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Herrington Joins Team Studying Climate Impacts on Human Migration in U.S.

UCI Associate Director Thomas Herrington will serve on a national team of researchers focused on understanding climate change’s current and future influence on residential migration from America’s coastal communities.

The “People on the Move in a Changing Climate” project will build a Regional Coordination Network (RCN) led by representatives of 12 Sea Grant offices and Sea Grant-affiliated research institutions from the East Coast, West Coast, Gulf Region and Alaska. Herrington serves as the coastal community resilience specialist for the New Jersey Sea Grant Consortium. The three-year project is being managed by the University of Georgia and supported with a grant from the National Science Foundation (NSF).

The RCN will leverage Sea Grant’s relationships with local communities to facilitate collaboration among scientists, practitioners, resource managers and stakeholders to study climate-induced human mobility (including displacement, migration and planned relocation), its socioeconomic consequences, and its role in building resilience. It will also provide the scientific infrastructure required to conduct regionally tailored educational and engagement strategies.

According to the project abstract, sea level rise could force millions of U.S. residents from their homes by 2100, but researchers have paid relatively little attention to the impact of climate-induced human mobility on the receiving communities. And few coastal communities appear to be preparing for the projected influxes of people from sudden disaster-induced relocations and, more slowly, in response to the progressive impacts of sea level rise.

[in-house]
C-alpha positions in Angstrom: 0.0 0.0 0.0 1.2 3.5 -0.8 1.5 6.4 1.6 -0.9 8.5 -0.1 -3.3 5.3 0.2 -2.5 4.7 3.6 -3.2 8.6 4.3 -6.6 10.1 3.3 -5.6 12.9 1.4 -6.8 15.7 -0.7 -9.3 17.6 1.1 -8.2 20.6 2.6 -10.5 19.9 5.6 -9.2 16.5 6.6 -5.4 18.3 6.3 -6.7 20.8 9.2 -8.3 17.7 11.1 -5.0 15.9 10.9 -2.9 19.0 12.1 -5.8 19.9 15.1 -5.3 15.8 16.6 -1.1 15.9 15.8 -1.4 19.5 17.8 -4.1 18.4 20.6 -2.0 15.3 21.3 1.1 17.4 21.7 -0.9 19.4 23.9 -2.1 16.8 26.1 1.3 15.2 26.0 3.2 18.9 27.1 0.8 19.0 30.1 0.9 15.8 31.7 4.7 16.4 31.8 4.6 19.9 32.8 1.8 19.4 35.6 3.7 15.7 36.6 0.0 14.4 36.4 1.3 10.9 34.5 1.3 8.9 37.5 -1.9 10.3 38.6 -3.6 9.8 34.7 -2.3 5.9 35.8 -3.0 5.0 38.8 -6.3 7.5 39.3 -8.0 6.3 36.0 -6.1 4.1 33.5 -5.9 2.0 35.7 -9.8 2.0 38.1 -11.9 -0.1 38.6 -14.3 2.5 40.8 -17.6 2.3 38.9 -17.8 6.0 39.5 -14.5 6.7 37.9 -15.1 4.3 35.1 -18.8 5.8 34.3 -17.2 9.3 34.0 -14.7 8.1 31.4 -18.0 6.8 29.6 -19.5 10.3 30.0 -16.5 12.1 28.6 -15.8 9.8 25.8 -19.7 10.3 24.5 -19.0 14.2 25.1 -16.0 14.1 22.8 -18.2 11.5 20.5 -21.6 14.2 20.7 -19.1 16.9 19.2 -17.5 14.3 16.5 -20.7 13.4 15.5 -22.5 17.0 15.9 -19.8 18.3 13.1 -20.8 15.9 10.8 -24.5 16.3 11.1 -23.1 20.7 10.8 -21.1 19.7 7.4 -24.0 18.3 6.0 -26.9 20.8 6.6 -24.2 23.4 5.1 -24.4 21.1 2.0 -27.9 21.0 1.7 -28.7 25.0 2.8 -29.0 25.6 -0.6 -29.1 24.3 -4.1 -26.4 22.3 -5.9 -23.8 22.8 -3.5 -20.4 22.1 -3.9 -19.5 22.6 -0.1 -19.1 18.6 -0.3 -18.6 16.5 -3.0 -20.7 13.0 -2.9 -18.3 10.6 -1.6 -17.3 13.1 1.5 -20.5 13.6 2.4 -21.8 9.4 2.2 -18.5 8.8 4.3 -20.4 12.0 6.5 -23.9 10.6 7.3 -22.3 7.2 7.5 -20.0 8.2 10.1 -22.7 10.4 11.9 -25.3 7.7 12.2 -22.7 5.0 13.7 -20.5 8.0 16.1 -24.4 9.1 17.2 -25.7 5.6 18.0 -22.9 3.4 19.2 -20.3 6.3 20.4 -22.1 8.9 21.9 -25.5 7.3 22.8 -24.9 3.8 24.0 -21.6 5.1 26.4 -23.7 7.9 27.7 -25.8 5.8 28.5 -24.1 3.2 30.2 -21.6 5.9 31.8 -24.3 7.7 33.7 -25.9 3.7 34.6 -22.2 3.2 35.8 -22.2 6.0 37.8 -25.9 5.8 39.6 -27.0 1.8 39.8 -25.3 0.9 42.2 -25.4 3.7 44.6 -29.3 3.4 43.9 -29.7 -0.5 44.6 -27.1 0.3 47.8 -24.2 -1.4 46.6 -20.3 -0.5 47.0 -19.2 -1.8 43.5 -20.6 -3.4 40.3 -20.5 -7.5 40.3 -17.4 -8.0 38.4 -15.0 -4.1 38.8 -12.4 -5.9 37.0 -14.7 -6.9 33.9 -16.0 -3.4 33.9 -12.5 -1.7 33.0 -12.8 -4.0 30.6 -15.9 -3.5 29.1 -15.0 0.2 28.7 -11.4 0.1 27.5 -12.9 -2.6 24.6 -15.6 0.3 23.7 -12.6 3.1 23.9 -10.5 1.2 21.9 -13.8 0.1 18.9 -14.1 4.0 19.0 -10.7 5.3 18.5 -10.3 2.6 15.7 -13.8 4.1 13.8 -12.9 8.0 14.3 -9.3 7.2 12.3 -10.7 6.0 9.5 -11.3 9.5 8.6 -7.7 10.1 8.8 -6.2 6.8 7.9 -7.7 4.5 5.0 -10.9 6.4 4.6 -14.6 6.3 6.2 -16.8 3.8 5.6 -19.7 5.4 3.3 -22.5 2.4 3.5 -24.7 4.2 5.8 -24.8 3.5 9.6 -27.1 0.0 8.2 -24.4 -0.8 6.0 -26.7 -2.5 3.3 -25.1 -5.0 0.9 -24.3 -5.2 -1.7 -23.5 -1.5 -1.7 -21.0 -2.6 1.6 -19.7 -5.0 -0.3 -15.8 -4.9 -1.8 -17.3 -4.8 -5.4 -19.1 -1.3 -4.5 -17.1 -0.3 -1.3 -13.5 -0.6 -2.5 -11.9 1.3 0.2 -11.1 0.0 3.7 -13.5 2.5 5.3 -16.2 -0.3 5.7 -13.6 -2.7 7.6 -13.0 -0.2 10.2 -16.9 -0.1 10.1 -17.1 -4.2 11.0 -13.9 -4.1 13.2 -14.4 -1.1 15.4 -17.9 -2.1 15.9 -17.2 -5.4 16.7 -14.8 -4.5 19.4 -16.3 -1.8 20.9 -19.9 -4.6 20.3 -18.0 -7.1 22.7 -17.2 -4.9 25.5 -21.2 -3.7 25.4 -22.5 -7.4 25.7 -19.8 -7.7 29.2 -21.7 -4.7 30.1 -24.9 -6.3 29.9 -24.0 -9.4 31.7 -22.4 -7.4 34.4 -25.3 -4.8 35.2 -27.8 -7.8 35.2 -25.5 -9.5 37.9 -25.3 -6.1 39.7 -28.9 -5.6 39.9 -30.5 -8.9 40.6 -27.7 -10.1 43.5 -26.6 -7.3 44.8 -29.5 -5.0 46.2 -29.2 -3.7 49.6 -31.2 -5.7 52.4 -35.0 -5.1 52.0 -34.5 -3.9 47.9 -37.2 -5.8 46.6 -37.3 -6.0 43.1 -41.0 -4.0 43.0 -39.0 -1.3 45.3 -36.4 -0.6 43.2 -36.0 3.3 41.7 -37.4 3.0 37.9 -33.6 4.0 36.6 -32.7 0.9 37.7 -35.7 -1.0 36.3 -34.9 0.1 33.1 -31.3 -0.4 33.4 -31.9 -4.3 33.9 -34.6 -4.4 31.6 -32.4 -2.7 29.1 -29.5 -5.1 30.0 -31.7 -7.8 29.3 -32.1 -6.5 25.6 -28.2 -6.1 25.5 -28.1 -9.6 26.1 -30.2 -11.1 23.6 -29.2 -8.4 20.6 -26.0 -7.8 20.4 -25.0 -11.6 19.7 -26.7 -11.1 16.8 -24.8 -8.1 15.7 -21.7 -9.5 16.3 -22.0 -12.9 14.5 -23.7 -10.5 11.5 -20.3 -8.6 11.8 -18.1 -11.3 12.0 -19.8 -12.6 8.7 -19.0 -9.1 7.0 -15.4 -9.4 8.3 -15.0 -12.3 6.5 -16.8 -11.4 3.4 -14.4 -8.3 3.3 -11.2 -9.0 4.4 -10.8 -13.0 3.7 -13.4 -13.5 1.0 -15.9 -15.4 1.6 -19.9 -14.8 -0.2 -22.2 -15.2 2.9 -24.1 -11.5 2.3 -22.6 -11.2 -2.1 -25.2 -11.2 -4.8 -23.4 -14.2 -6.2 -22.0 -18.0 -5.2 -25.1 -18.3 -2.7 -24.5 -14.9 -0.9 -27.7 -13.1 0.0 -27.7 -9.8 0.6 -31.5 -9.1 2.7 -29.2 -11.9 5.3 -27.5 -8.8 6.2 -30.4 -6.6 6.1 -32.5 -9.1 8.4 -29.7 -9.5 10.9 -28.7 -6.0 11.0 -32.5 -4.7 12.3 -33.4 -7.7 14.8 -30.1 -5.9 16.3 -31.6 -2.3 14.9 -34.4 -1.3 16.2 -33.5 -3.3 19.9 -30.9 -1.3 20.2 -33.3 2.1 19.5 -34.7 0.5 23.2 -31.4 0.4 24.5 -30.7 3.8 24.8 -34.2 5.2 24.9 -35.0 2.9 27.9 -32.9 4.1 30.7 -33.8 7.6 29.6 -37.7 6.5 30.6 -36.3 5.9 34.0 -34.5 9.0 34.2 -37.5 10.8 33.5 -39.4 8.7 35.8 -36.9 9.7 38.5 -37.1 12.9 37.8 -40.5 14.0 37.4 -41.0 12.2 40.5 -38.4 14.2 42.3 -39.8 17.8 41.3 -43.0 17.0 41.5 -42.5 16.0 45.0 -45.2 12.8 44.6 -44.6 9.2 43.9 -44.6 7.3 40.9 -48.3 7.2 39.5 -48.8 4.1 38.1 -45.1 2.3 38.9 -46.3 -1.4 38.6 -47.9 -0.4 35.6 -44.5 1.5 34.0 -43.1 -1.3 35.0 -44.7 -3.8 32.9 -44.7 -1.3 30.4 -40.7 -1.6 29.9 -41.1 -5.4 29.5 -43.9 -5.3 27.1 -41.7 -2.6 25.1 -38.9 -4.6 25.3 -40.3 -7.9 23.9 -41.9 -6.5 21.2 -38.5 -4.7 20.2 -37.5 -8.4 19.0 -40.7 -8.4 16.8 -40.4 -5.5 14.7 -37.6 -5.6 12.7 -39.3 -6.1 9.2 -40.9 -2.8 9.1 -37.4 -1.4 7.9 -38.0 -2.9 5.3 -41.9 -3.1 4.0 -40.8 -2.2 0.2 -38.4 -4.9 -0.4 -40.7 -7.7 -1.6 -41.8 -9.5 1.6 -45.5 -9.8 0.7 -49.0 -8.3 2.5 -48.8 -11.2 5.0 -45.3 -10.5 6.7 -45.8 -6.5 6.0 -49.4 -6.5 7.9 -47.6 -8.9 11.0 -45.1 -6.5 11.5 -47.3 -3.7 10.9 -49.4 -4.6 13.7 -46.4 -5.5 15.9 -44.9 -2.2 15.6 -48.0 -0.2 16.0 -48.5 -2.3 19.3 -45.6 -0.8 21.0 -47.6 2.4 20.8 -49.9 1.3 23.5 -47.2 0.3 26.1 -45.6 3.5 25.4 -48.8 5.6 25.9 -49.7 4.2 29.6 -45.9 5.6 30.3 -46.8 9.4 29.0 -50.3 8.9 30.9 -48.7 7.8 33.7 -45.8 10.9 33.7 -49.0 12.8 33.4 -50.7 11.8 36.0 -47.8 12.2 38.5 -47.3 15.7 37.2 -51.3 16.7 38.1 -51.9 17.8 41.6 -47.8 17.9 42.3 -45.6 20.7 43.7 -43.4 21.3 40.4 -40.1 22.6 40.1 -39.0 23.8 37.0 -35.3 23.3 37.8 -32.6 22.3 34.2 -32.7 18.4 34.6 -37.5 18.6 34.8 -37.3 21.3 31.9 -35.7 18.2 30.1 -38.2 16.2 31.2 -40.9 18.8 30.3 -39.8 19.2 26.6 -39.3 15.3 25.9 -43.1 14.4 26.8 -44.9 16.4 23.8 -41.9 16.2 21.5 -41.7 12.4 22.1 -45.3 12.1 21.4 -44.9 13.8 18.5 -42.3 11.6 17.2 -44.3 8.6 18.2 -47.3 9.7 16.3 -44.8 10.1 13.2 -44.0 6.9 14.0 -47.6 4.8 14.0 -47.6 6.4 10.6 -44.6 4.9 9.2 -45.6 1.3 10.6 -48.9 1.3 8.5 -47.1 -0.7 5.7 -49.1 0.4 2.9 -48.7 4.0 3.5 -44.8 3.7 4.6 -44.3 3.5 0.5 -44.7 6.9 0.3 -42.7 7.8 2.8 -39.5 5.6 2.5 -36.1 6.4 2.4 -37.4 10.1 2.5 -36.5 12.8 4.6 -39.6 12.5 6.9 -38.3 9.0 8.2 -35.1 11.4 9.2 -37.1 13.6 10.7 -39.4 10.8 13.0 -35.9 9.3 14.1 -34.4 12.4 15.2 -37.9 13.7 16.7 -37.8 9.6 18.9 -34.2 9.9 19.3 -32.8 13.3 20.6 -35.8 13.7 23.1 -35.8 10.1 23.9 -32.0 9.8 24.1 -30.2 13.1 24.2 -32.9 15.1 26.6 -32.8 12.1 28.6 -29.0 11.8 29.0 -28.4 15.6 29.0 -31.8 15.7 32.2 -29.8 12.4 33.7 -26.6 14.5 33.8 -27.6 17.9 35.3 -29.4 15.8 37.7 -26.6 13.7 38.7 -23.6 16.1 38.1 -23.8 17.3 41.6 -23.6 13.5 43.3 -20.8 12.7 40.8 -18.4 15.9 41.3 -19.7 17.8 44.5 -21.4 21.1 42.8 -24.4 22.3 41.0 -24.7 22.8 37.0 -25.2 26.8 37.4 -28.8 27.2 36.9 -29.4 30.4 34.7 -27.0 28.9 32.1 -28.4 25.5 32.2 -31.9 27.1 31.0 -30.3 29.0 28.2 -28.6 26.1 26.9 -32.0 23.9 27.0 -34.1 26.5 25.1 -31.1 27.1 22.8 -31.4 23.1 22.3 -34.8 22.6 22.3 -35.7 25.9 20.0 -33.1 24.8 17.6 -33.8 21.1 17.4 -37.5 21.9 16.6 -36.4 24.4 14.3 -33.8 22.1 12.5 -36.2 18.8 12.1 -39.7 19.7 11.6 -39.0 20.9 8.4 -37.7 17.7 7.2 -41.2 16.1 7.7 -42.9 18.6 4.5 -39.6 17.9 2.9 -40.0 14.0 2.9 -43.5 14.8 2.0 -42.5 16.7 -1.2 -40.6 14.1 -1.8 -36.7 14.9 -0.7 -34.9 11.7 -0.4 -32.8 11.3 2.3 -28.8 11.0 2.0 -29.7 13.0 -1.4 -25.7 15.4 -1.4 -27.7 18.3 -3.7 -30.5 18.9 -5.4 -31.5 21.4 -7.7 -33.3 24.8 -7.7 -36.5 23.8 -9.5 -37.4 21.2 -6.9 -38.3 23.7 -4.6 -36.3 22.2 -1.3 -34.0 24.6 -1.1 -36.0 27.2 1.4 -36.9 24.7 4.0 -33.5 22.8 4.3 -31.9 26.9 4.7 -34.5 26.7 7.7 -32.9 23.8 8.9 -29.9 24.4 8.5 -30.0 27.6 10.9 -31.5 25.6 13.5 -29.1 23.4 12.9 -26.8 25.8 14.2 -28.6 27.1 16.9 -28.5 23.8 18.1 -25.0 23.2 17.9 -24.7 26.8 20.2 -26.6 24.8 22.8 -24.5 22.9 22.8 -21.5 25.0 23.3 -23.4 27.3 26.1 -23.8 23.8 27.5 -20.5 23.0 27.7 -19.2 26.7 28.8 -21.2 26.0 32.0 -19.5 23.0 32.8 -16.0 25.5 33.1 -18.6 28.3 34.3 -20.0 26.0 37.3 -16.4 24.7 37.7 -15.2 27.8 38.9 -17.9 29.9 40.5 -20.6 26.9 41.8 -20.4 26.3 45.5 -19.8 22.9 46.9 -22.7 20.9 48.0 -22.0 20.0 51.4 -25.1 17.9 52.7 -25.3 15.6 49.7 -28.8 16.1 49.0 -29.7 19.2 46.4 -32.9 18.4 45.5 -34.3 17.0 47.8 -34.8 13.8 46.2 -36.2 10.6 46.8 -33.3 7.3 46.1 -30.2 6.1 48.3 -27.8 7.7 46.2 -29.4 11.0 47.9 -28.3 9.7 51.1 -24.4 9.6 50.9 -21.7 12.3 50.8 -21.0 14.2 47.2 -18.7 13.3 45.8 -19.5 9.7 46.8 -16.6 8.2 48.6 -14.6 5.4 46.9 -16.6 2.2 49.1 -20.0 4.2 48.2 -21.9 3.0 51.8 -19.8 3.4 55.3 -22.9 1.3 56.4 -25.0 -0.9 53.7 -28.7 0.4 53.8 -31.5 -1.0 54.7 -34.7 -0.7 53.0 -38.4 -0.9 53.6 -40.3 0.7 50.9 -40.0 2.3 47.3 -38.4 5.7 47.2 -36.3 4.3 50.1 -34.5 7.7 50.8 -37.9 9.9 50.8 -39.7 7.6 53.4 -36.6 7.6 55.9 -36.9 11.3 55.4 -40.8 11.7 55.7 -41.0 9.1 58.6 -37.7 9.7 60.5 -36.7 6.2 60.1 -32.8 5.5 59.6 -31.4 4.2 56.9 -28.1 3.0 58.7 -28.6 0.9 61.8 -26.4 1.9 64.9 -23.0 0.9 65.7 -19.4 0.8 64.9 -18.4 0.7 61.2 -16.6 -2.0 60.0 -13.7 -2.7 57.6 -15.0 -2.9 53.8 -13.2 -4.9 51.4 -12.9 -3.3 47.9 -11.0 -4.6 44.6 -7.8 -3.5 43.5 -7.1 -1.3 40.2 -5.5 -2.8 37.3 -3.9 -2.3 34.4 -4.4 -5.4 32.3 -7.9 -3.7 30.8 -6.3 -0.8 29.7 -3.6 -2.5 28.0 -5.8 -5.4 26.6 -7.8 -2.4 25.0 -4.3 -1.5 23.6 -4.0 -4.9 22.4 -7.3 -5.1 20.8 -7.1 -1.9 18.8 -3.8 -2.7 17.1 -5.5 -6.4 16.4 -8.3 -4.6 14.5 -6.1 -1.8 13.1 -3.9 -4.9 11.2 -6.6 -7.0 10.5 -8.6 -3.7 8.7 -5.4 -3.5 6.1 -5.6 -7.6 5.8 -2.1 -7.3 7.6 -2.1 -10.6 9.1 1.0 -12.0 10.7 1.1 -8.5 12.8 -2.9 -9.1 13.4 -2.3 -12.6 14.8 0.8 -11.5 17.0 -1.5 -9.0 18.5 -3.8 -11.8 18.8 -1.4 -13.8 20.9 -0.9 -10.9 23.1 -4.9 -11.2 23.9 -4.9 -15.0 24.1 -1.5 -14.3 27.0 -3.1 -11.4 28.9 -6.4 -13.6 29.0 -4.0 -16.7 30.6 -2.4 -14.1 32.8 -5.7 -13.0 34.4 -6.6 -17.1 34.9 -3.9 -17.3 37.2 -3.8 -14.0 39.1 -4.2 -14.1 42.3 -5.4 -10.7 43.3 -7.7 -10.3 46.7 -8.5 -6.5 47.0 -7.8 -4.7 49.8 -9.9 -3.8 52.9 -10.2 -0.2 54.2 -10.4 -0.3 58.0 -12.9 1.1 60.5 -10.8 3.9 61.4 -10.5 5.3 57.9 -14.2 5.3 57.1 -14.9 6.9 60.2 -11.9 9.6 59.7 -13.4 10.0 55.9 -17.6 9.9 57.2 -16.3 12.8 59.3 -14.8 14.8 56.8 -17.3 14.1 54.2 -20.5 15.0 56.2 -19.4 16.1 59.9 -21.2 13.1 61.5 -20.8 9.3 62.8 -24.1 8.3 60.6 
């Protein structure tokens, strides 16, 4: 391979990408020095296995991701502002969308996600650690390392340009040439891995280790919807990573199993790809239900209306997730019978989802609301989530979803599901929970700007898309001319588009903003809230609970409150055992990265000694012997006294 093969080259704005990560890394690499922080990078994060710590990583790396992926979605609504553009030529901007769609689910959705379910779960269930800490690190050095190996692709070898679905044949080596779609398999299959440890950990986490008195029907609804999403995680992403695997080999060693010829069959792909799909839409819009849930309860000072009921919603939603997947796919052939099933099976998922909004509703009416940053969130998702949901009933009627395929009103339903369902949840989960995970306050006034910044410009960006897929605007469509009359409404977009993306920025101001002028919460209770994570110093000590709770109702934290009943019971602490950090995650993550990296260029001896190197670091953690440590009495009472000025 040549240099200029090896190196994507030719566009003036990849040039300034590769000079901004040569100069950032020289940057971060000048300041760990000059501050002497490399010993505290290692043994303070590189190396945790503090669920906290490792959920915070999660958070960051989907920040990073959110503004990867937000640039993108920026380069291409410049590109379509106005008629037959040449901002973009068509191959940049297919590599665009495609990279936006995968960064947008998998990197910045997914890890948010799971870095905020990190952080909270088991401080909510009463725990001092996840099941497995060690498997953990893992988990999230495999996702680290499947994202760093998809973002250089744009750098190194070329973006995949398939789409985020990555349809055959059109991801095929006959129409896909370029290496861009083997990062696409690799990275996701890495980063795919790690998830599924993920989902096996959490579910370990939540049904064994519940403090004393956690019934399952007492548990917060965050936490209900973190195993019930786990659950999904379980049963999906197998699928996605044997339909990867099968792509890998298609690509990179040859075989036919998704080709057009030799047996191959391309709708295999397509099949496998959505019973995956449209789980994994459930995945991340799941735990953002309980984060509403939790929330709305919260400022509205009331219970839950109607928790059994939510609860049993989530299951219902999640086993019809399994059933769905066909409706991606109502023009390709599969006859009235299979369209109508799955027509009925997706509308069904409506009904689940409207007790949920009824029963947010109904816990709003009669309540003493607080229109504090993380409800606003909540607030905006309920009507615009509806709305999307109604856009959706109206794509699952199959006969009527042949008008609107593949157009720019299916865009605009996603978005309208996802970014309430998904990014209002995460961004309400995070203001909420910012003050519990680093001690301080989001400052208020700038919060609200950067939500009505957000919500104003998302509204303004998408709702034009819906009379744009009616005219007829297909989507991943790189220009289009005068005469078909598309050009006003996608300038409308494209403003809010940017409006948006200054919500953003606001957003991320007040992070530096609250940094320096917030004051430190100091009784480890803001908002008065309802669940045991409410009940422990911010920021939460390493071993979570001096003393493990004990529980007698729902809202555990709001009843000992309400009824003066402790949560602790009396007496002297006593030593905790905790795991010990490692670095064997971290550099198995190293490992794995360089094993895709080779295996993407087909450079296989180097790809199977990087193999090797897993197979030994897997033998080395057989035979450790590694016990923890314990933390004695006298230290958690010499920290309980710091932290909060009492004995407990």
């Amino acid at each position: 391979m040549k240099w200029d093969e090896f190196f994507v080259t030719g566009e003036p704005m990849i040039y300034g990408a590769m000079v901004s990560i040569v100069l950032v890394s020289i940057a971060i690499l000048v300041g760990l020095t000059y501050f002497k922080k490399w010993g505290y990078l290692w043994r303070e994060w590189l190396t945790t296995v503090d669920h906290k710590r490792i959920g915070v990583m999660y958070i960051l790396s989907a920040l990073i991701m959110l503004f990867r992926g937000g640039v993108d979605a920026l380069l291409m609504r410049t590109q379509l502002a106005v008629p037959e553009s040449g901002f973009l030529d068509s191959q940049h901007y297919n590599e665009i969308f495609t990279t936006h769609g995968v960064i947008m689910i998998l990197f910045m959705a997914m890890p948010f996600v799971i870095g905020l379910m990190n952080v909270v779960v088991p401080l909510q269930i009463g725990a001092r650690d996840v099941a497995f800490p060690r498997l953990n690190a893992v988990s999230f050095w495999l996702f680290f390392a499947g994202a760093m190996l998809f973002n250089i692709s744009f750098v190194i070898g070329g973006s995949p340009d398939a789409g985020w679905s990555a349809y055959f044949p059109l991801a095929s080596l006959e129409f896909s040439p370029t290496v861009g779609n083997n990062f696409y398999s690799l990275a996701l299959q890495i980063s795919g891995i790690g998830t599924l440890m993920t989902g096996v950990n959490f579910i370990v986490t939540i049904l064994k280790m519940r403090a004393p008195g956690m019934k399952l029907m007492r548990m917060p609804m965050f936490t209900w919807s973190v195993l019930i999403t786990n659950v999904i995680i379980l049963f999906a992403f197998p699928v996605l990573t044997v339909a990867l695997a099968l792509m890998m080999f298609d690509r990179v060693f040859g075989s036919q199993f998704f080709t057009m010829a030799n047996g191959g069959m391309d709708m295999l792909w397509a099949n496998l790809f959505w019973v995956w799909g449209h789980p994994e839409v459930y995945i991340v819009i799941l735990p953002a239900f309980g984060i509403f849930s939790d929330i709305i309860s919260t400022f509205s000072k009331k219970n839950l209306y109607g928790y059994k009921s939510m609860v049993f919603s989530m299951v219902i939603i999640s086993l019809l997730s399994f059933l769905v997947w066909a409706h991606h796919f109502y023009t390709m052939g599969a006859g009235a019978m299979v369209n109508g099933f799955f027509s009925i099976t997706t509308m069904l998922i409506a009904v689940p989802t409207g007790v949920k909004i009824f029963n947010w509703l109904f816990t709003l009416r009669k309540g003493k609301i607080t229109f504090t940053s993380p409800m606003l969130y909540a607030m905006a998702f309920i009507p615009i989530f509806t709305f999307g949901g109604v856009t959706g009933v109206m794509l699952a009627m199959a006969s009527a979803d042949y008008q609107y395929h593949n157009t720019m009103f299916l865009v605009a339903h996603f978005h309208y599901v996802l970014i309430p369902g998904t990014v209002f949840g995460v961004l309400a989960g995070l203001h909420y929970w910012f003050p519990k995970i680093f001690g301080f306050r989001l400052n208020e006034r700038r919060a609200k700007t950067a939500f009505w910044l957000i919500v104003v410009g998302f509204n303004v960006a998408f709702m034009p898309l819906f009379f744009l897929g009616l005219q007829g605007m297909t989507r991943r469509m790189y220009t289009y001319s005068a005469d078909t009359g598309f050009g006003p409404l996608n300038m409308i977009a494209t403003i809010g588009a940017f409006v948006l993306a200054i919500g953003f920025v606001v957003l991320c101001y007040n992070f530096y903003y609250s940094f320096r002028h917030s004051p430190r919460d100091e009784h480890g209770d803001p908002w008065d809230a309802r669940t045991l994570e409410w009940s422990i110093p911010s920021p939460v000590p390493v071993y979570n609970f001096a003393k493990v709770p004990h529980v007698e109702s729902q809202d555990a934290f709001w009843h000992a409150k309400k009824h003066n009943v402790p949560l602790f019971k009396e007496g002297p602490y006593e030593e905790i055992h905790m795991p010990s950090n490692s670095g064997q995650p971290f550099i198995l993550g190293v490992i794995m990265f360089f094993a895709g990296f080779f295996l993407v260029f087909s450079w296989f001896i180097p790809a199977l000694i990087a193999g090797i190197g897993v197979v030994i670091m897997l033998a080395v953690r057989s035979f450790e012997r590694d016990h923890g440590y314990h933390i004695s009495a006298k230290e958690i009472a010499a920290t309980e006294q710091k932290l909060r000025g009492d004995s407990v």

Herrington said that while climate-induced human mobility has been the subject of some research in places suffering from sea level rise and increased flooding, such as Bangladesh, or climate-driven changes in crop yields in Central America, less attention has been paid on its ramifications for America. He said the signs are already apparent in parts of the country.

“We’re starting to see it happen in Alaska,” Herrington said. “The first tipping point has been the villages along the coast, where sea level is rising, the permafrost is melting rapidly and people’s homes are sinking.”

The RCN will host a series of workshops throughout the country to develop research questions around the subjects of climate mobility and coastal resilience. The first workshop for the Northeast region is expected to be held at Monmouth University in the fall and gather experts from Maine to North Carolina.